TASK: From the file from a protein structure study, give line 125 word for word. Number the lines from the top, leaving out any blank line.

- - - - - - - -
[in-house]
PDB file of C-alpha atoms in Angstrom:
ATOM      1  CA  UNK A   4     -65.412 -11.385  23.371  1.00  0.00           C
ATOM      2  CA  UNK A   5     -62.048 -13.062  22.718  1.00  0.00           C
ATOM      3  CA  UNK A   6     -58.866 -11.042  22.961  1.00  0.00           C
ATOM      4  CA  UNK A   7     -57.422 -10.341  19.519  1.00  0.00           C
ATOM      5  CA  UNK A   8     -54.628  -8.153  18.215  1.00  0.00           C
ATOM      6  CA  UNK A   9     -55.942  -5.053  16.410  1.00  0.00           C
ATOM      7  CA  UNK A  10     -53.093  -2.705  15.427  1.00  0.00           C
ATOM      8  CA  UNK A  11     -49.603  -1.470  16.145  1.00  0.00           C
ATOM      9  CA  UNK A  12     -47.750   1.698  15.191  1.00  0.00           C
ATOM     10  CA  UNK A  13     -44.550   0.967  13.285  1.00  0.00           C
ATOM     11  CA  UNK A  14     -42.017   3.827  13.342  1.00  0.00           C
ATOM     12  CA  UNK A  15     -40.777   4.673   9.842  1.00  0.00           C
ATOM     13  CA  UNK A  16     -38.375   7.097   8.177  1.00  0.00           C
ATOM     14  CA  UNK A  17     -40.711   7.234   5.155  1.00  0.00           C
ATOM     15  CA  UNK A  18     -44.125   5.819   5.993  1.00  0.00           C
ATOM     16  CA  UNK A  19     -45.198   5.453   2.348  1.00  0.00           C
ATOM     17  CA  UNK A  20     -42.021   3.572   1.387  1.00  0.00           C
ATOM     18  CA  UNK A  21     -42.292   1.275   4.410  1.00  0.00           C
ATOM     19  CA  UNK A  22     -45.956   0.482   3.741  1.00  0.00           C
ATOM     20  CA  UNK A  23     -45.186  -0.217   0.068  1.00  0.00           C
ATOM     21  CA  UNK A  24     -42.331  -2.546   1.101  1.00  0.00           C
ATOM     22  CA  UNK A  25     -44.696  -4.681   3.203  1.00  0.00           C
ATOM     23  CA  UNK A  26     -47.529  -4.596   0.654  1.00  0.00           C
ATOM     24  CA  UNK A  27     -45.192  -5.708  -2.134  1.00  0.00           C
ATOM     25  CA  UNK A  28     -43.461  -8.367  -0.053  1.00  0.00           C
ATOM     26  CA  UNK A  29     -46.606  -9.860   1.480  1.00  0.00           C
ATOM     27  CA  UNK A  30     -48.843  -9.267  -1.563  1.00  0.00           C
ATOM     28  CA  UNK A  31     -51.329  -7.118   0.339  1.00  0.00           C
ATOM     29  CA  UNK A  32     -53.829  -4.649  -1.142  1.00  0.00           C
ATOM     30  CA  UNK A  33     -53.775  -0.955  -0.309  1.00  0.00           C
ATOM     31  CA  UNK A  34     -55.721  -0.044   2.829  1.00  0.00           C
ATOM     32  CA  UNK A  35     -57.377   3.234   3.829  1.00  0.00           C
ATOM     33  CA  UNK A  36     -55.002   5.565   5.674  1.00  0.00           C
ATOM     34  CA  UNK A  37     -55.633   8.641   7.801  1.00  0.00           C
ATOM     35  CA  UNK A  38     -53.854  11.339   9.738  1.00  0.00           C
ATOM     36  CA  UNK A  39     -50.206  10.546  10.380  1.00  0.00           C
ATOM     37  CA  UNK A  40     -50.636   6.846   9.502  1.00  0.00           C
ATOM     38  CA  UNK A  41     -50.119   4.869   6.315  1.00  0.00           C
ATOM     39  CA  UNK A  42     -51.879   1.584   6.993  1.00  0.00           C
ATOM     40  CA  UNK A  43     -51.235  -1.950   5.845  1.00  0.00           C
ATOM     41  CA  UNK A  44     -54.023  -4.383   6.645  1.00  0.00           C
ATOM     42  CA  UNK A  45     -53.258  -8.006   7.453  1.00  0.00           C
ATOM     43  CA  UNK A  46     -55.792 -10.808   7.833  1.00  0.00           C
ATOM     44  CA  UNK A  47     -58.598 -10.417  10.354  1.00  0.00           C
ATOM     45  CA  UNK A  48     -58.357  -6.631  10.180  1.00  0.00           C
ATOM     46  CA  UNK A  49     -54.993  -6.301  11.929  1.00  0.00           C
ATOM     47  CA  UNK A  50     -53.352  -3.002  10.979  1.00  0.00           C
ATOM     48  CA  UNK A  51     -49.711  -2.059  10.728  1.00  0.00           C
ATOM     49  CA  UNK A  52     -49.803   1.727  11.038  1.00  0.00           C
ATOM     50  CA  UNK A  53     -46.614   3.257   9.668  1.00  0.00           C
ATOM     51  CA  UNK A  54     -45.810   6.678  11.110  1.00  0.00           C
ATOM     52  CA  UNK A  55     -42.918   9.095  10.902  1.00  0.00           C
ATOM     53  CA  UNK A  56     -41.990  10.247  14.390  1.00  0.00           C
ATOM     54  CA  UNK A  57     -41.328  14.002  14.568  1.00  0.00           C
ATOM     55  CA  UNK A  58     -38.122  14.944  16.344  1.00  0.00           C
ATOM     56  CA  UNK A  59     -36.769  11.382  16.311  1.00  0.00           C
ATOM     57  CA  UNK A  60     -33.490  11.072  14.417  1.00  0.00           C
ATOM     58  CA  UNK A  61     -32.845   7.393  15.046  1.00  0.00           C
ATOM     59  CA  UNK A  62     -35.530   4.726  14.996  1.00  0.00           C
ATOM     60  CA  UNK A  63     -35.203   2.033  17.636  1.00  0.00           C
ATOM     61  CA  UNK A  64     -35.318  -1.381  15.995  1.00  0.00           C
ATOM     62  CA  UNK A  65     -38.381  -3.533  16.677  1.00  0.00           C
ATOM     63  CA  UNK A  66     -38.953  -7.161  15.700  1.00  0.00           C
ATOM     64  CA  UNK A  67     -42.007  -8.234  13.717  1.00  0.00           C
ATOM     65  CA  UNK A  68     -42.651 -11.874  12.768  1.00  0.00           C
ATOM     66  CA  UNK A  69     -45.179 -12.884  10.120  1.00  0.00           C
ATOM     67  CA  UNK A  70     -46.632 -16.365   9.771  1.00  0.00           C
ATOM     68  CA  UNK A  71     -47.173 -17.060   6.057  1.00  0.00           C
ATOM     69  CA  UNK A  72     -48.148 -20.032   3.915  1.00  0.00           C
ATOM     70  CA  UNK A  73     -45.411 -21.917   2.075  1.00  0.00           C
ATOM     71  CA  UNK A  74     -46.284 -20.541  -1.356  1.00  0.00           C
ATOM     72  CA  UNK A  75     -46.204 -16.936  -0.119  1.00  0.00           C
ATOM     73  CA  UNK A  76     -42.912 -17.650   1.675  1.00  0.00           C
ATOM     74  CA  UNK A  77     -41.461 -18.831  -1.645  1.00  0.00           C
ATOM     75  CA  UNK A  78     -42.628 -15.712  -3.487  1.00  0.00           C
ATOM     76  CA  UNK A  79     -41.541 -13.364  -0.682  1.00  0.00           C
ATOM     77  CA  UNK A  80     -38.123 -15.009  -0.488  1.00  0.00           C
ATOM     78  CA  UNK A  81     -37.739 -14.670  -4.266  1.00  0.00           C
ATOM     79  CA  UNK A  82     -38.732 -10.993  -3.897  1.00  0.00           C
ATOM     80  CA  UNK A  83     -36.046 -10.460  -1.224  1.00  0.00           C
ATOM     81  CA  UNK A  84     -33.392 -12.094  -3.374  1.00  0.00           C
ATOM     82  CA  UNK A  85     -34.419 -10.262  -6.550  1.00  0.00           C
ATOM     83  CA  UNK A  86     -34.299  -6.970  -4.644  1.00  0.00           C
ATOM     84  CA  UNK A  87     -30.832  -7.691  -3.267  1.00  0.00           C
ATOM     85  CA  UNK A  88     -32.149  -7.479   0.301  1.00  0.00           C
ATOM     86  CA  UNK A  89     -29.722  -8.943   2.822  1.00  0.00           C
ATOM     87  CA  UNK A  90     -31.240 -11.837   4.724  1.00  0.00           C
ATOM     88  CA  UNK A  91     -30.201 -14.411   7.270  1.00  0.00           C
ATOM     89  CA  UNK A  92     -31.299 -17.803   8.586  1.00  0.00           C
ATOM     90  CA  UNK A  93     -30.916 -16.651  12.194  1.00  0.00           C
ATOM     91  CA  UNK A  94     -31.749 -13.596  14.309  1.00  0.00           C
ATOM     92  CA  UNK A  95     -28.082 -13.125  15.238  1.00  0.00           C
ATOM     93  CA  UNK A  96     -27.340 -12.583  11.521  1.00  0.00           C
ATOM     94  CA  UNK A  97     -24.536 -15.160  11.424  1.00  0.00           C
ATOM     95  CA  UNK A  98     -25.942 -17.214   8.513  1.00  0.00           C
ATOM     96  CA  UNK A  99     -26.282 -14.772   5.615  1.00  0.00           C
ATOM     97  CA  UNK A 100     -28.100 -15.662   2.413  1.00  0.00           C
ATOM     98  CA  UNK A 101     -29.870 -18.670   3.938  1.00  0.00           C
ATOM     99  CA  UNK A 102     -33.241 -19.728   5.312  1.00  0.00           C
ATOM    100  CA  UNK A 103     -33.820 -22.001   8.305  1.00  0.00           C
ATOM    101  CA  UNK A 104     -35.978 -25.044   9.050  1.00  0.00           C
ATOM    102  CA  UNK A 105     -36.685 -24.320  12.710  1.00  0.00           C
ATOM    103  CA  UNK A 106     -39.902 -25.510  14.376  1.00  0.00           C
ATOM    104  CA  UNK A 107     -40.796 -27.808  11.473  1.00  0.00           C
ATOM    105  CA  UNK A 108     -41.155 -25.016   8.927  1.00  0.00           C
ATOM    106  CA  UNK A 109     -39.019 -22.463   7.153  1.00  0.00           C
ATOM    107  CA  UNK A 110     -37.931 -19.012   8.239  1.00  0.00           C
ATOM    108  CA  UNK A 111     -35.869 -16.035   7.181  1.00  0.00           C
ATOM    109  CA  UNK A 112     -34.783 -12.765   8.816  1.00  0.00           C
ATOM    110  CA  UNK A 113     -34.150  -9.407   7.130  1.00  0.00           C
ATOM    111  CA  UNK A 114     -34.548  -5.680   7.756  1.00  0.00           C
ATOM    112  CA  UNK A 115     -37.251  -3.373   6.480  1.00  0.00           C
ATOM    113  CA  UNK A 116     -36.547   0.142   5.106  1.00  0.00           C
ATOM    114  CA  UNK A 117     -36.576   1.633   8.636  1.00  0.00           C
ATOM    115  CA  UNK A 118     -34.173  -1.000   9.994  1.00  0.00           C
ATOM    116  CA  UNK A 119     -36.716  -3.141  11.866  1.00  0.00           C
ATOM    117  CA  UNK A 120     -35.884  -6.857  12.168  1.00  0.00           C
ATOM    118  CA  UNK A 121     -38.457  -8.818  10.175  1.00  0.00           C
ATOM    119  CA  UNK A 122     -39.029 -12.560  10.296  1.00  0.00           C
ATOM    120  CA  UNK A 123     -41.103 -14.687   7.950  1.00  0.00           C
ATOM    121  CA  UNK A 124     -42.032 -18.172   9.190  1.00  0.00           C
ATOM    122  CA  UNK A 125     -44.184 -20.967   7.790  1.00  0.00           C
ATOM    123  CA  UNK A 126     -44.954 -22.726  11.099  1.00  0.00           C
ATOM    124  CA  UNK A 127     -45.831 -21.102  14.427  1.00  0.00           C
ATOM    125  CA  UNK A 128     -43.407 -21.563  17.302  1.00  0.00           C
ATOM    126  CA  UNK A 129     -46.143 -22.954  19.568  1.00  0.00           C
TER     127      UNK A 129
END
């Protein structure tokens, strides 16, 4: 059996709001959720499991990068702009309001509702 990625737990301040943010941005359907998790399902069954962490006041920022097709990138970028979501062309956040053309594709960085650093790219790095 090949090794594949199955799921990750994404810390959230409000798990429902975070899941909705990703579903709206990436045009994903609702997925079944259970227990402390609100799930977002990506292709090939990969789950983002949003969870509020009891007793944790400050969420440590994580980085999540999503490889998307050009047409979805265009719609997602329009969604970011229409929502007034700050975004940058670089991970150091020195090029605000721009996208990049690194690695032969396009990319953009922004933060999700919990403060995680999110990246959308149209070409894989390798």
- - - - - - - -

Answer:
ATOM    123  CA  UNK A 126     -44.954 -22.726  11.099  1.00  0.00           C